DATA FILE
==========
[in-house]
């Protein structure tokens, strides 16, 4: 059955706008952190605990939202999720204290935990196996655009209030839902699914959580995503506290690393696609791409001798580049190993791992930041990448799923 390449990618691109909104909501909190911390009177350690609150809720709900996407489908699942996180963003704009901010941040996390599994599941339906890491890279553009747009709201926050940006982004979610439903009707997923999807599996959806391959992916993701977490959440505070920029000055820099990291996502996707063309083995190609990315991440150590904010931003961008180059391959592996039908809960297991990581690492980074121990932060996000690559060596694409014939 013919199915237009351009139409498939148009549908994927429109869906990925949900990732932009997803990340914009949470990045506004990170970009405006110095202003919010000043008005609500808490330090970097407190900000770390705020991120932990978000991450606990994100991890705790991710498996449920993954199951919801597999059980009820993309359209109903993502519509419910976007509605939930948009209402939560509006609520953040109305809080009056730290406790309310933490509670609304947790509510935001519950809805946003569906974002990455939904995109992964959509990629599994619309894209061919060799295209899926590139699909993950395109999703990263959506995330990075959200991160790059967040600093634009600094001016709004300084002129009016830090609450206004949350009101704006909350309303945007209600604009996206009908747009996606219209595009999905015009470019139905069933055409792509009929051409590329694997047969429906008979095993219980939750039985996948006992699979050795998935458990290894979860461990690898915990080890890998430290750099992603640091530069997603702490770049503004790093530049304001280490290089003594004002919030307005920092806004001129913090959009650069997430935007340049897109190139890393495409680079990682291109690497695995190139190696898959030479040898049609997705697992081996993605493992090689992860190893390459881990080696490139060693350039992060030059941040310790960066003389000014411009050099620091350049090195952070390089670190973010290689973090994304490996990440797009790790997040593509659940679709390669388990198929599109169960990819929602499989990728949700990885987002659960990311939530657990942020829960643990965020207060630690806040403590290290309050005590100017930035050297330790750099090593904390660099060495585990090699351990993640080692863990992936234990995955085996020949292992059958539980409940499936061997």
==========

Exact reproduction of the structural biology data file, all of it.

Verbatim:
[in-house]
């Protein structure tokens, strides 16, 4: 059955706008952190605990939202999720204290935990196996655009209030839902699914959580995503506290690393696609791409001798580049190993791992930041990448799923 390449990618691109909104909501909190911390009177350690609150809720709900996407489908699942996180963003704009901010941040996390599994599941339906890491890279553009747009709201926050940006982004979610439903009707997923999807599996959806391959992916993701977490959440505070920029000055820099990291996502996707063309083995190609990315991440150590904010931003961008180059391959592996039908809960297991990581690492980074121990932060996000690559060596694409014939 013919199915237009351009139409498939148009549908994927429109869906990925949900990732932009997803990340914009949470990045506004990170970009405006110095202003919010000043008005609500808490330090970097407190900000770390705020991120932990978000991450606990994100991890705790991710498996449920993954199951919801597999059980009820993309359209109903993502519509419910976007509605939930948009209402939560509006609520953040109305809080009056730290406790309310933490509670609304947790509510935001519950809805946003569906974002990455939904995109992964959509990629599994619309894209061919060799295209899926590139699909993950395109999703990263959506995330990075959200991160790059967040600093634009600094001016709004300084002129009016830090609450206004949350009101704006909350309303945007209600604009996206009908747009996606219209595009999905015009470019139905069933055409792509009929051409590329694997047969429906008979095993219980939750039985996948006992699979050795998935458990290894979860461990690898915990080890890998430290750099992603640091530069997603702490770049503004790093530049304001280490290089003594004002919030307005920092806004001129913090959009650069997430935007340049897109190139890393495409680079990682291109690497695995190139190696898959030479040898049609997705697992081996993605493992090689992860190893390459881990080696490139060693350039992060030059941040310790960066003389000014411009050099620091350049090195952070390089670190973010290689973090994304490996990440797009790790997040593509659940679709390669388990198929599109169960990819929602499989990728949700990885987002659960990311939530657990942020829960643990965020207060630690806040403590290290309050005590100017930035050297330790750099090593904390660099060495585990090699351990993640080692863990992936234990995955085996020949292992059958539980409940499936061997």